And unfortunately, we as an industry have contributed to this fear by talking in euphemisms as if the topic is too terrible to talk about directly. I believe that this, in large part, is due to the misguided attempt to keep pain away from the families we serve.

By softening the terms and discussion, we erroneously believe we can save them from their sorrow. But what we are really doing is delaying the opportunity to deal with their pain to save ourselves headaches.

Instead of focusing on the loss and death, we need to shift our message towards hope and the positive possibilities that are out there…as a result of healthy grieving.  This shift will allow us to create more communications that more effectively engage families in a constructive way.

Lastly, and most importantly, we must have value to communicate about. Value relevant to our families, not us.

Once we establish that value and shift our messaging, there will be a hope for a better tomorrow.


How do you think funeral service can communicate its value to client families? Share your thoughts in the comments below!




Lajos Szabo, a licensed funeral director in Ohio and Architect by training, has been involved in funeral service since 1988. His portfolio of work includes, Schoedinger Funeral & Cremation Service, PMP Rooms, Cut Caskets, Meaningful Memories, Funeral of the Future research and several US patents specific to our industry.[RR1] Currently, Lajos is the President of Funeral Operations at funeralOne. He uses his industry perspective to provide organizational leadership and develop several key projects in pursuit of his personal mission: changing funeral service to more effectively meet the needs of people touched by death. funeralOne’s solutions include: website design, aftercare, eCommerce, and personalization software. For more information about funeralOne, visit www.funeralOne.com.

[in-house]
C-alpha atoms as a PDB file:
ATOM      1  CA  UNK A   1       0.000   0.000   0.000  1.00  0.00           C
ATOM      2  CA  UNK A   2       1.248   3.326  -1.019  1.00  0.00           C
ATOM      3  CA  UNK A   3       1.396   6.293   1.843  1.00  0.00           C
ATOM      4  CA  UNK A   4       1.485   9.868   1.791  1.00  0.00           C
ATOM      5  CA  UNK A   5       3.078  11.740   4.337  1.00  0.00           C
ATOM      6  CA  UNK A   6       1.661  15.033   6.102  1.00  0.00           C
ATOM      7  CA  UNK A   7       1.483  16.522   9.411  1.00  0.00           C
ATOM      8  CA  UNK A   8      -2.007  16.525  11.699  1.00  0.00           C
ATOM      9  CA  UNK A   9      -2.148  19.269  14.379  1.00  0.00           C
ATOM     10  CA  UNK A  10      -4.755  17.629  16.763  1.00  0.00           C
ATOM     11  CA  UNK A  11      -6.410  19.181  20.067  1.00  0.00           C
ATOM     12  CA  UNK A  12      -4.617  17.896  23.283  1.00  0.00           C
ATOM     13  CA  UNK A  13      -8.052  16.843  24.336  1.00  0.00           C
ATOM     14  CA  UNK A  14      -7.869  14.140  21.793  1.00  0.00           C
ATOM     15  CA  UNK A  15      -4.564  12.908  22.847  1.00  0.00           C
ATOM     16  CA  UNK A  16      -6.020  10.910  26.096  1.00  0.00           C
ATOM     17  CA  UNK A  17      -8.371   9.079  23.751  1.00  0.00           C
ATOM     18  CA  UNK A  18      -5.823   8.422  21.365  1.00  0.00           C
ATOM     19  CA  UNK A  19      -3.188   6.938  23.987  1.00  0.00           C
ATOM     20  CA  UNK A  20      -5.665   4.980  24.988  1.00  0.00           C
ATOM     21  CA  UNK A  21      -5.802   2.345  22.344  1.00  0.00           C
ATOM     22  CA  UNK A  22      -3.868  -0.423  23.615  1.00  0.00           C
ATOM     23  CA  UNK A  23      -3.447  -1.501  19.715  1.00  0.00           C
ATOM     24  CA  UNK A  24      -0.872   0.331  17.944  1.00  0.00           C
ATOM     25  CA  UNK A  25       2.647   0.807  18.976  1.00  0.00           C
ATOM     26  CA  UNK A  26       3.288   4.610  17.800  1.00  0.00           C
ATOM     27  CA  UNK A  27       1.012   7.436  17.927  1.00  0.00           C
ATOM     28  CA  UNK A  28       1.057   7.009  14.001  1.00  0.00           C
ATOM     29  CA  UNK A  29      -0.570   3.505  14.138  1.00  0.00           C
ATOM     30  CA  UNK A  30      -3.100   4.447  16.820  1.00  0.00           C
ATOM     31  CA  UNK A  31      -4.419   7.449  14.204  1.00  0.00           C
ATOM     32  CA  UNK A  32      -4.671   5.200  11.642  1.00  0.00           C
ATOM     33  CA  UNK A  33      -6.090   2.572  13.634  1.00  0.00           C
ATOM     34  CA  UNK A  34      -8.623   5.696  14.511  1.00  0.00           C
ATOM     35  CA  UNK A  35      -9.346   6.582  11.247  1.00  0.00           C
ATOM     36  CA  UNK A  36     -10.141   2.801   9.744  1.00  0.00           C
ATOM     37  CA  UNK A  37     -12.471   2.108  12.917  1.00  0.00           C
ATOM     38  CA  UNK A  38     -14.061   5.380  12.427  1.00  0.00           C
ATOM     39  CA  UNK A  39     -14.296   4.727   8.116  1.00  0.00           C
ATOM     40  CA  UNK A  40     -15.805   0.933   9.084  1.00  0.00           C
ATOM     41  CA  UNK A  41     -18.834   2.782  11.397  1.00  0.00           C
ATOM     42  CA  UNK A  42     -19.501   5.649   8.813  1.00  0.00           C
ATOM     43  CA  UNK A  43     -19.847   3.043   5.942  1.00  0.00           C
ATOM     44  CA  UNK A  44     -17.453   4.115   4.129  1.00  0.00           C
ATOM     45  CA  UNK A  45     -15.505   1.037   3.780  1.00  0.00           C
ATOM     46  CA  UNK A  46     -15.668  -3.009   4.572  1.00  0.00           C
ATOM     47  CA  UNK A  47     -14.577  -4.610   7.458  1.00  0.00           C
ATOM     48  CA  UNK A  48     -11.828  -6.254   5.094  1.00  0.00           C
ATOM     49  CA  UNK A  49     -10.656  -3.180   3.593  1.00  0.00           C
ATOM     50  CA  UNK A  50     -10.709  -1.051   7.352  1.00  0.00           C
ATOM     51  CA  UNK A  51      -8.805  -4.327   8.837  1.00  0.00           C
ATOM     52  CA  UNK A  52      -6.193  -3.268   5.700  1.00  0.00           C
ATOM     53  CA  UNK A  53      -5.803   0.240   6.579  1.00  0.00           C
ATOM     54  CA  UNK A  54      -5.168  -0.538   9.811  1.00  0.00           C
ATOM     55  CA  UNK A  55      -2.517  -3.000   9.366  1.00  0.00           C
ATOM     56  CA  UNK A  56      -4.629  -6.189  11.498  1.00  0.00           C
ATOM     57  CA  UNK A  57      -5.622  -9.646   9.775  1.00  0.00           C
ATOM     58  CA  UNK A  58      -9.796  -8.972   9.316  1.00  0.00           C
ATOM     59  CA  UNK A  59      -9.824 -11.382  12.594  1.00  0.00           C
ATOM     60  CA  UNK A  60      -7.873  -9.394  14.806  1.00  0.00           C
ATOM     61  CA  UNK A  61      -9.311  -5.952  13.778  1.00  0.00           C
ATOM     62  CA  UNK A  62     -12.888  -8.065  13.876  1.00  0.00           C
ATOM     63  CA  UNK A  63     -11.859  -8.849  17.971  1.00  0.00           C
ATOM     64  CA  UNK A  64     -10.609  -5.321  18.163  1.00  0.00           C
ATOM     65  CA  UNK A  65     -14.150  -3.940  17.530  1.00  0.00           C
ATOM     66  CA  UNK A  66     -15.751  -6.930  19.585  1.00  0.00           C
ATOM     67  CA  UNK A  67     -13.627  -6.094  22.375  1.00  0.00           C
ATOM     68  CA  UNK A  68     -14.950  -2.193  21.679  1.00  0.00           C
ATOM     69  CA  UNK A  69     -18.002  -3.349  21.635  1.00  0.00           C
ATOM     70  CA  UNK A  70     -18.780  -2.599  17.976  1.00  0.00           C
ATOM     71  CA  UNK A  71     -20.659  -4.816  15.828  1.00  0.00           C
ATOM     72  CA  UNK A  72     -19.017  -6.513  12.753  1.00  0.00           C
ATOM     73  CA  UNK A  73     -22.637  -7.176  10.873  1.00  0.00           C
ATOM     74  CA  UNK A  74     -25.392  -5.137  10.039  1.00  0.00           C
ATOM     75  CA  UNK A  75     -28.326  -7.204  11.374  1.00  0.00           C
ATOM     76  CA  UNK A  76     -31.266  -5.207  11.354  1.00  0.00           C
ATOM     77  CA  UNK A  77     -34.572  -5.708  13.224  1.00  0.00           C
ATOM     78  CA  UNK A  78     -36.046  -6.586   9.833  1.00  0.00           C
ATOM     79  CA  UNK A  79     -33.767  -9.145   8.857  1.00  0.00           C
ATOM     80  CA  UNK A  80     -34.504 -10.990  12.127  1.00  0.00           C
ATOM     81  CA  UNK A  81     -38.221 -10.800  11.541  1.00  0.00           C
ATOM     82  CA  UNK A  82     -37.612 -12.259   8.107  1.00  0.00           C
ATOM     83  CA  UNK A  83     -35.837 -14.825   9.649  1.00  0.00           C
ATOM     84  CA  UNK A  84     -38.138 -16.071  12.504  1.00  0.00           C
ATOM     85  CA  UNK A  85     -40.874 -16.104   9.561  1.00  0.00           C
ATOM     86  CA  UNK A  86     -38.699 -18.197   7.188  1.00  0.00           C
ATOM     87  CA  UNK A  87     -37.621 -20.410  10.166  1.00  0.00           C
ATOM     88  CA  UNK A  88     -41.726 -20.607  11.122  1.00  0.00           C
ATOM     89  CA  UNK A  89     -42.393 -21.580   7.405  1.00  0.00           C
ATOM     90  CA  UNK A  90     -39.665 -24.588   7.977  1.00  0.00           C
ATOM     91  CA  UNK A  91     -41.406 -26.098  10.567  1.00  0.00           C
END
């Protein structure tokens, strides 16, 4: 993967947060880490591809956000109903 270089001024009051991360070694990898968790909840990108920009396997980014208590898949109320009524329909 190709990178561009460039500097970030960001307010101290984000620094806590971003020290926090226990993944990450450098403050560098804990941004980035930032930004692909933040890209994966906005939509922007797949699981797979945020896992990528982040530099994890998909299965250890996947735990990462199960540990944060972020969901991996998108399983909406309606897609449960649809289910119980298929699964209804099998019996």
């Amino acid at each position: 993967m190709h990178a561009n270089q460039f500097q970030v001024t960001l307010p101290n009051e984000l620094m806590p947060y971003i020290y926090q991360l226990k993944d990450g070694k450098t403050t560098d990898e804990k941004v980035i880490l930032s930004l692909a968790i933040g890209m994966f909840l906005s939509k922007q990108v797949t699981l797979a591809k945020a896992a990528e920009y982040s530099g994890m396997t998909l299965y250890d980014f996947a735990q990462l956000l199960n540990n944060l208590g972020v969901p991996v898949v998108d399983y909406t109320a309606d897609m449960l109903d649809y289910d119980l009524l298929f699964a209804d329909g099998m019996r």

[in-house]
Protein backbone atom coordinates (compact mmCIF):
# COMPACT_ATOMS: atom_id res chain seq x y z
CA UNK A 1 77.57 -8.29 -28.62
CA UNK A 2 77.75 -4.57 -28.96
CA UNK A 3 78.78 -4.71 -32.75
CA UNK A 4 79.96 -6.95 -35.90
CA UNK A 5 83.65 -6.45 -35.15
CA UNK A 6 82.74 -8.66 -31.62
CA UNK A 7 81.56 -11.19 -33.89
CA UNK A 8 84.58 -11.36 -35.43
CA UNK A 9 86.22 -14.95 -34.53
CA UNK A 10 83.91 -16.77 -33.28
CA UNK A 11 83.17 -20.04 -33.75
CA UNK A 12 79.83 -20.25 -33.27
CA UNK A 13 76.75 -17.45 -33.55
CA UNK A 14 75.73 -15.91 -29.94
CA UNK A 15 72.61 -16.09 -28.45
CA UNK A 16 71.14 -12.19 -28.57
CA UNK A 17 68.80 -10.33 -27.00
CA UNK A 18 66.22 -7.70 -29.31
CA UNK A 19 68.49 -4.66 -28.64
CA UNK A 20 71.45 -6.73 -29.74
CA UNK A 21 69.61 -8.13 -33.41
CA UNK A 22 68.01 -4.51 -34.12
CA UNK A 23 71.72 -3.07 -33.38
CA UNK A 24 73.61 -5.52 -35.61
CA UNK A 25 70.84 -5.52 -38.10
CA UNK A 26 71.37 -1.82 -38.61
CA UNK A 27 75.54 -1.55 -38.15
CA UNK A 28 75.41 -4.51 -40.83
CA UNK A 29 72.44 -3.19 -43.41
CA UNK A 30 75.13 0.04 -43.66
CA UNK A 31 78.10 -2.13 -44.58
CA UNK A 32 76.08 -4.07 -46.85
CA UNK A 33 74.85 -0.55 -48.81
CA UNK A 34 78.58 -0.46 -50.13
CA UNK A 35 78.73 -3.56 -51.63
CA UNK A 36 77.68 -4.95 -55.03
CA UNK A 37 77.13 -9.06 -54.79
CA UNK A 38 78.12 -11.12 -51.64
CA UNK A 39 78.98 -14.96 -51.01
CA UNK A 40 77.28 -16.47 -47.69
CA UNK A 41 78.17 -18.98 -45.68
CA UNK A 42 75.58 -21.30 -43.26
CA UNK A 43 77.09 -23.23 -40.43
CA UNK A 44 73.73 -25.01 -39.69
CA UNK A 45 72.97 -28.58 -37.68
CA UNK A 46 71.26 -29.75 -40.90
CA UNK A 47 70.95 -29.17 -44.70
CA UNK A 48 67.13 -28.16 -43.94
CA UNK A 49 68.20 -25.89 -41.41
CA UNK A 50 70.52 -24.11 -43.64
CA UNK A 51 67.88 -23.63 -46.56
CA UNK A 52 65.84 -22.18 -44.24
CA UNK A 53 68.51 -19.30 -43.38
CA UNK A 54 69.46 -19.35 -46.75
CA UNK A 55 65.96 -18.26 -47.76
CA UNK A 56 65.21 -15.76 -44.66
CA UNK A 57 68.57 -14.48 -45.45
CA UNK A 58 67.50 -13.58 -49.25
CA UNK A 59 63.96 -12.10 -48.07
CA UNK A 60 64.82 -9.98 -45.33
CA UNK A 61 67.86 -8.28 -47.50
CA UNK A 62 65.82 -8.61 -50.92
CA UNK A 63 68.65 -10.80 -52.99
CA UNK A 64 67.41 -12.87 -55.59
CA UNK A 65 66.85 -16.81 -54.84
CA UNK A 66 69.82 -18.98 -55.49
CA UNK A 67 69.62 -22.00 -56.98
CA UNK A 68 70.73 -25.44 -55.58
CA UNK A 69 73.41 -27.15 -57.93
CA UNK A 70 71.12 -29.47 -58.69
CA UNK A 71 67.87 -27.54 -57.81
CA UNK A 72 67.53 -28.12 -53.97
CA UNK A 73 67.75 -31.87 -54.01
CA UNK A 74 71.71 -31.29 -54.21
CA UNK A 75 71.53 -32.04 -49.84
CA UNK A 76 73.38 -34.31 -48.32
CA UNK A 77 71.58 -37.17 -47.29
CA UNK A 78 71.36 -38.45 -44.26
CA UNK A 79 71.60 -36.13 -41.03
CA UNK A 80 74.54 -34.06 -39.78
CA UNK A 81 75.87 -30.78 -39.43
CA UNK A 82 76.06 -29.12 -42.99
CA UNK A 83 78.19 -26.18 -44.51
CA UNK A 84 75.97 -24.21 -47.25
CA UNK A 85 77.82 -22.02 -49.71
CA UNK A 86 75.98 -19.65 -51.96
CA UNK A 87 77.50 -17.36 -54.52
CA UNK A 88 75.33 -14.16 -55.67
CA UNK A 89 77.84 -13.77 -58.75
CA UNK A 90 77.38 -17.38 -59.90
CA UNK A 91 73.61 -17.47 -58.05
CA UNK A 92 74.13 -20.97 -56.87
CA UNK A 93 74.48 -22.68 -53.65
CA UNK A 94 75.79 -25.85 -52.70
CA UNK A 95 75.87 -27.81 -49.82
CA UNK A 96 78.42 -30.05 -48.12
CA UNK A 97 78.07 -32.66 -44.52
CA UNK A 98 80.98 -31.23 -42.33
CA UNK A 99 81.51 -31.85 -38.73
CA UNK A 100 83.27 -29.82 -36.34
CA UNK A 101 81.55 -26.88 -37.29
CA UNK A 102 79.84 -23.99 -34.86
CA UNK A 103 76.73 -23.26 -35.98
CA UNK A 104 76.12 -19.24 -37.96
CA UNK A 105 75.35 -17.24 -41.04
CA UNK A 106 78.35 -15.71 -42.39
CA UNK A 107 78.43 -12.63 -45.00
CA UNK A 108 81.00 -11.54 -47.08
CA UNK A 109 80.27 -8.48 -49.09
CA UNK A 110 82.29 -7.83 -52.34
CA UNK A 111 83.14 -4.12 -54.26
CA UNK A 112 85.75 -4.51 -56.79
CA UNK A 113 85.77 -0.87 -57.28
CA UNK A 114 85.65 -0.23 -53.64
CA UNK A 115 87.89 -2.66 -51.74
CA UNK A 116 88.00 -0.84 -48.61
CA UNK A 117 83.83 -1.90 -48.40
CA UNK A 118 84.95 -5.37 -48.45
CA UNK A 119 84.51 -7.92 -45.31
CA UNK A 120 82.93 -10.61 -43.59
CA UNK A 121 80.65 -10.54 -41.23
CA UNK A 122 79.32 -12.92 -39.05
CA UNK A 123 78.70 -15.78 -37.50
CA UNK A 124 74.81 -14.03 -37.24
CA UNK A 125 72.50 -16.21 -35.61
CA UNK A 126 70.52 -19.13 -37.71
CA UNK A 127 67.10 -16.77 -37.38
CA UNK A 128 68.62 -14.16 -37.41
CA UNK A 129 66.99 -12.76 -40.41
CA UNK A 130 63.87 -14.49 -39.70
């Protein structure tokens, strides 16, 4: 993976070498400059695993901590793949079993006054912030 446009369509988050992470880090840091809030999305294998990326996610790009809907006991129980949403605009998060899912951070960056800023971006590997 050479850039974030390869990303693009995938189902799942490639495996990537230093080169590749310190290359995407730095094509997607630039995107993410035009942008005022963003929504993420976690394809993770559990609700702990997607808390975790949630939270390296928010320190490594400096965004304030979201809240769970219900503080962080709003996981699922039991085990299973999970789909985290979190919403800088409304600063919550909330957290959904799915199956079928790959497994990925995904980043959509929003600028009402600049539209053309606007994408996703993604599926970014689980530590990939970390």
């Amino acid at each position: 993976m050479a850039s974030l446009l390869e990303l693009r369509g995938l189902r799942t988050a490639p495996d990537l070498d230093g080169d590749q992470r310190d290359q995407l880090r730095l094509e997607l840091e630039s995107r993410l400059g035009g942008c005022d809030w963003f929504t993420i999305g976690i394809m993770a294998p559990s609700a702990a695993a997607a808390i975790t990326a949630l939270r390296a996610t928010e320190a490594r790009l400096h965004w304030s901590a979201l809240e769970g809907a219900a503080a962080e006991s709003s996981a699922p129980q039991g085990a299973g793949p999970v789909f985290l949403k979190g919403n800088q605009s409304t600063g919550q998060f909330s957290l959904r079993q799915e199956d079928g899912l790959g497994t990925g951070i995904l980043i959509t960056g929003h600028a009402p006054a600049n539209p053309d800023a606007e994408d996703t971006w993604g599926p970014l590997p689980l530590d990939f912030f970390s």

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  1. Dale Clock

    Very good points. I agree that one of the elements is going to have to be the message that we market the public. I will say again that the true value of a funeral is the gathering together of people and the sharing of stories.

    Gathering together and Sharing stories are emotionally positive things. In other words, people “like” the idea of gathering together and sharing stories. That’s what our society does every day at restaurants, church, clubs, school ….. The marketing message to people is going to have to convey the positive message of gathering together and sharing stories AND that we (funeral Service) are the folks that can help them do that when someone dies.

    While all of us know that funerals help people start healing and deal with their grief, I don’t think it’s possible to successfully market that message. Grief and healing are not “positive” things. They convey pain and hurt, things that people don’t like. I’m not saying that dealing with grief and healing are not important (or viewing bodies or having religious ceremonies), I’m saying that the message we need to start with has to be positive. Like this “Gather Together, Share The Stories, Celebrate a Life, Heal the Heart”. A spoon full of sugar helps the medicine go down.

    If we realize that everything we do has to help people gather together and share stories then I think we can bring people back to us and let us help them with their events, instead of just being the people who take care of the dead guy.

    Dale Clock.